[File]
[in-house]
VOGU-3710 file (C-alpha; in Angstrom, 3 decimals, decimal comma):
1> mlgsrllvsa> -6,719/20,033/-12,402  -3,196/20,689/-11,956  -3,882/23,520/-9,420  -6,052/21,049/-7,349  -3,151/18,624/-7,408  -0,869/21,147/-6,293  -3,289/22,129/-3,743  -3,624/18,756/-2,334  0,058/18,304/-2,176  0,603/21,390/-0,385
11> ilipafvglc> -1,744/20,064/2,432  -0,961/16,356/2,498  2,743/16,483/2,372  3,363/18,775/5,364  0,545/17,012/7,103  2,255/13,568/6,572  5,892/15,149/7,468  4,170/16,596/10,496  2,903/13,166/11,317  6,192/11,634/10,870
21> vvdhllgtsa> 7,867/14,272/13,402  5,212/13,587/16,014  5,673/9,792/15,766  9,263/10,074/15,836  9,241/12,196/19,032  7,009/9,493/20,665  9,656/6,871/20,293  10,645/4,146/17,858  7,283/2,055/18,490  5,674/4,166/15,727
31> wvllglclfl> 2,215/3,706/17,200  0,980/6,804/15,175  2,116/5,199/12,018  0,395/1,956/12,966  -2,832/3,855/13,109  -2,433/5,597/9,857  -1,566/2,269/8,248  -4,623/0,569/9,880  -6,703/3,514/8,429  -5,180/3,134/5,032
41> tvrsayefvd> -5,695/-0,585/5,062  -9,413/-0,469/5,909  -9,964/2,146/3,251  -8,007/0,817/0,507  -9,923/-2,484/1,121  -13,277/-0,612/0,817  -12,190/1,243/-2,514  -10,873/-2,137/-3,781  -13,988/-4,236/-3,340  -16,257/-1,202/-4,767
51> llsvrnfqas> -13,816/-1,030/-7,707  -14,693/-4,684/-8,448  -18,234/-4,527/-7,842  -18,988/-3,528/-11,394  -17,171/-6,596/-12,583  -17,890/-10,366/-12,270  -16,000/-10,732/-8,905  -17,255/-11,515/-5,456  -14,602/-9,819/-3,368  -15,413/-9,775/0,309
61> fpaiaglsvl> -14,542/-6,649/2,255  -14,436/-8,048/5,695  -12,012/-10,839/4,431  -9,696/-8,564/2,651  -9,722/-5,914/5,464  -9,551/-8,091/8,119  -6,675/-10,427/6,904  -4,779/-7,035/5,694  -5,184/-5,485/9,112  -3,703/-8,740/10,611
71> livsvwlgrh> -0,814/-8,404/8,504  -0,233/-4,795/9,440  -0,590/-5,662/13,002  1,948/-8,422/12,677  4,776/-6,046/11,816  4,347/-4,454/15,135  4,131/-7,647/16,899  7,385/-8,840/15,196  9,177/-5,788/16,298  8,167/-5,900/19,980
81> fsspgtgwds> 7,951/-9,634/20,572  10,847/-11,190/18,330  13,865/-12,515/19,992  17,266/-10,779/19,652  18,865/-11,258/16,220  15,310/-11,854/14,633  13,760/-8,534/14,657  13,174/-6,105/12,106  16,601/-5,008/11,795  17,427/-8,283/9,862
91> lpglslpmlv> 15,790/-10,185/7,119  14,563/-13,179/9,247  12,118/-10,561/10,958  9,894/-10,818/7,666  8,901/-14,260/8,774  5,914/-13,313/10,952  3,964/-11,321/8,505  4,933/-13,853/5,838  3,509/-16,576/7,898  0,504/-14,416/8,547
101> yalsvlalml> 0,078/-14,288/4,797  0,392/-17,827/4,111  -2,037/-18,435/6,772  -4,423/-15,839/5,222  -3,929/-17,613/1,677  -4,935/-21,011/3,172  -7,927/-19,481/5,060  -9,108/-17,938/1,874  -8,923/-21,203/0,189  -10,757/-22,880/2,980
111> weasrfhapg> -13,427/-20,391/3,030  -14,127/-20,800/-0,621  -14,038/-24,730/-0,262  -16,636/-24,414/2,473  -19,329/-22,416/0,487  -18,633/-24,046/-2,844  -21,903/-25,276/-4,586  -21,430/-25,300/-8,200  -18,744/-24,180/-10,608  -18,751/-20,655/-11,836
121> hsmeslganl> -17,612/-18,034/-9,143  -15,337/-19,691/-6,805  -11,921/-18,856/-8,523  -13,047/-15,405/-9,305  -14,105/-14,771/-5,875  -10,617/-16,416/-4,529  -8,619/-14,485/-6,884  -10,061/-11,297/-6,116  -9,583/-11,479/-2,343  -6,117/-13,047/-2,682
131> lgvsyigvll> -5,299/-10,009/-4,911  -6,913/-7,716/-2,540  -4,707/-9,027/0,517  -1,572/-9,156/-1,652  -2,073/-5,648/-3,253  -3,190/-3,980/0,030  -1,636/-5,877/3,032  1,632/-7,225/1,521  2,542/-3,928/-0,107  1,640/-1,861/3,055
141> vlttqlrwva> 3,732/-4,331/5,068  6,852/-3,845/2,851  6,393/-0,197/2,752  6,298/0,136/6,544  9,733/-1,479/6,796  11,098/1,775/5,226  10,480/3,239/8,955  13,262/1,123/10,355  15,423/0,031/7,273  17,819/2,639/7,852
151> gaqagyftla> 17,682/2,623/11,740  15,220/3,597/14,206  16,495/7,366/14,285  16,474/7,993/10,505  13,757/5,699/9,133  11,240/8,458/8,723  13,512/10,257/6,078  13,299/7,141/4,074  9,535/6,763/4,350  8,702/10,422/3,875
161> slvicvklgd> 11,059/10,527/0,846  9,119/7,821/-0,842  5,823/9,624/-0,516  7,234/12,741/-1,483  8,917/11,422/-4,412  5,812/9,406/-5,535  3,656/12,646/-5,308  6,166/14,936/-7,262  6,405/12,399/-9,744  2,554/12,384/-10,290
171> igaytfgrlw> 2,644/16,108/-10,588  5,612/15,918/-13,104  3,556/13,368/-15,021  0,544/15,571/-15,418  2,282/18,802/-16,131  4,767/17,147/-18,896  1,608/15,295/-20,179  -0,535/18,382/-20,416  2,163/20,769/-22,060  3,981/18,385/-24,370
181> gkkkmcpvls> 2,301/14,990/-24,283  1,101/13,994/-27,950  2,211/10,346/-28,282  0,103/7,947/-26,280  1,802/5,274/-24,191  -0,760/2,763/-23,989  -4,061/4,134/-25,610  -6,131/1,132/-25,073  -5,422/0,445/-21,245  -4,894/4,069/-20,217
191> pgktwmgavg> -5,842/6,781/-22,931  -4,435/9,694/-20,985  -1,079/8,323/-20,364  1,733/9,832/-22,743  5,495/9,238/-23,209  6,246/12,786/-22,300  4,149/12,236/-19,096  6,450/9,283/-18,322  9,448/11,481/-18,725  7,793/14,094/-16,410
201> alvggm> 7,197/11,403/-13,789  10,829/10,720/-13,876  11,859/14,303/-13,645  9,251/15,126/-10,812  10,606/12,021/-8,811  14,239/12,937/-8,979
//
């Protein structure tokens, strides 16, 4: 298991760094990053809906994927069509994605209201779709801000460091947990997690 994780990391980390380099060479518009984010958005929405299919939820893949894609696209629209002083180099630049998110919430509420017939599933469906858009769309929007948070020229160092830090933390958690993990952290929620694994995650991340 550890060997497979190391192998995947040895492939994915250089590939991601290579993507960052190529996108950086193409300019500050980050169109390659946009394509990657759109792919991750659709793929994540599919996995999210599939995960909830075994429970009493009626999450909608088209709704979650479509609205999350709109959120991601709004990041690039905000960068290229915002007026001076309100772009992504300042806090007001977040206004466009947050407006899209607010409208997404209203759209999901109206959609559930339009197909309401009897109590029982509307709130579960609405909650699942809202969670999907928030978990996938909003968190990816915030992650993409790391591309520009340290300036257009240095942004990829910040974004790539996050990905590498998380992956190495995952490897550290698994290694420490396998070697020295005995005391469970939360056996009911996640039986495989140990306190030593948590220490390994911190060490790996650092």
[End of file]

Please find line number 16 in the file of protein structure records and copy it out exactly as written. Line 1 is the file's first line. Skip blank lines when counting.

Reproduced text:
131> lgvsyigvll> -5,299/-10,009/-4,911  -6,913/-7,716/-2,540  -4,707/-9,027/0,517  -1,572/-9,156/-1,652  -2,073/-5,648/-3,253  -3,190/-3,980/0,030  -1,636/-5,877/3,032  1,632/-7,225/1,521  2,542/-3,928/-0,107  1,640/-1,861/3,055